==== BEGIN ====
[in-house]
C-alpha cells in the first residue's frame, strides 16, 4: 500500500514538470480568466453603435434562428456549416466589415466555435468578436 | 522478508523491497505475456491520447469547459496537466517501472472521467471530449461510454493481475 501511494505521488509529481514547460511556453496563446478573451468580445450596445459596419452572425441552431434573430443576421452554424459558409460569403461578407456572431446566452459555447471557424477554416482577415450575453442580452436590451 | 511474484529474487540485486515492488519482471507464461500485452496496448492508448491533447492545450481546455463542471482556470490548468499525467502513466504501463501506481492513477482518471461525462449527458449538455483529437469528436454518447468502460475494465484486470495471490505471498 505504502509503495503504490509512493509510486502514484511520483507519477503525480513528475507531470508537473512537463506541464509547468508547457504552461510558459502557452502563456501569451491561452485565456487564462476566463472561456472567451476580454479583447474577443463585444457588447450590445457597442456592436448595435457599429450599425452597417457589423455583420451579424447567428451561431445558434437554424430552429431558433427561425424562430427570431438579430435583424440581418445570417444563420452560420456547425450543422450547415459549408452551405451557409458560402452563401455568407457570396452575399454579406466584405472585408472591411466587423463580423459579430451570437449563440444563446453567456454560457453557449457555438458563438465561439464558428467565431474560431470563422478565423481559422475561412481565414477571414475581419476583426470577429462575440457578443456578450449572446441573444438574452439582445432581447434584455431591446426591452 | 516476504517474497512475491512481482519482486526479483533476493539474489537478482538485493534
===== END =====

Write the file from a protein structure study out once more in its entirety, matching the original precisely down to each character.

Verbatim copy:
[in-house]
C-alpha cells in the first residue's frame, strides 16, 4: 500500500514538470480568466453603435434562428456549416466589415466555435468578436 | 522478508523491497505475456491520447469547459496537466517501472472521467471530449461510454493481475 501511494505521488509529481514547460511556453496563446478573451468580445450596445459596419452572425441552431434573430443576421452554424459558409460569403461578407456572431446566452459555447471557424477554416482577415450575453442580452436590451 | 511474484529474487540485486515492488519482471507464461500485452496496448492508448491533447492545450481546455463542471482556470490548468499525467502513466504501463501506481492513477482518471461525462449527458449538455483529437469528436454518447468502460475494465484486470495471490505471498 505504502509503495503504490509512493509510486502514484511520483507519477503525480513528475507531470508537473512537463506541464509547468508547457504552461510558459502557452502563456501569451491561452485565456487564462476566463472561456472567451476580454479583447474577443463585444457588447450590445457597442456592436448595435457599429450599425452597417457589423455583420451579424447567428451561431445558434437554424430552429431558433427561425424562430427570431438579430435583424440581418445570417444563420452560420456547425450543422450547415459549408452551405451557409458560402452563401455568407457570396452575399454579406466584405472585408472591411466587423463580423459579430451570437449563440444563446453567456454560457453557449457555438458563438465561439464558428467565431474560431470563422478565423481559422475561412481565414477571414475581419476583426470577429462575440457578443456578450449572446441573444438574452439582445432581447434584455431591446426591452 | 516476504517474497512475491512481482519482486526479483533476493539474489537478482538485493534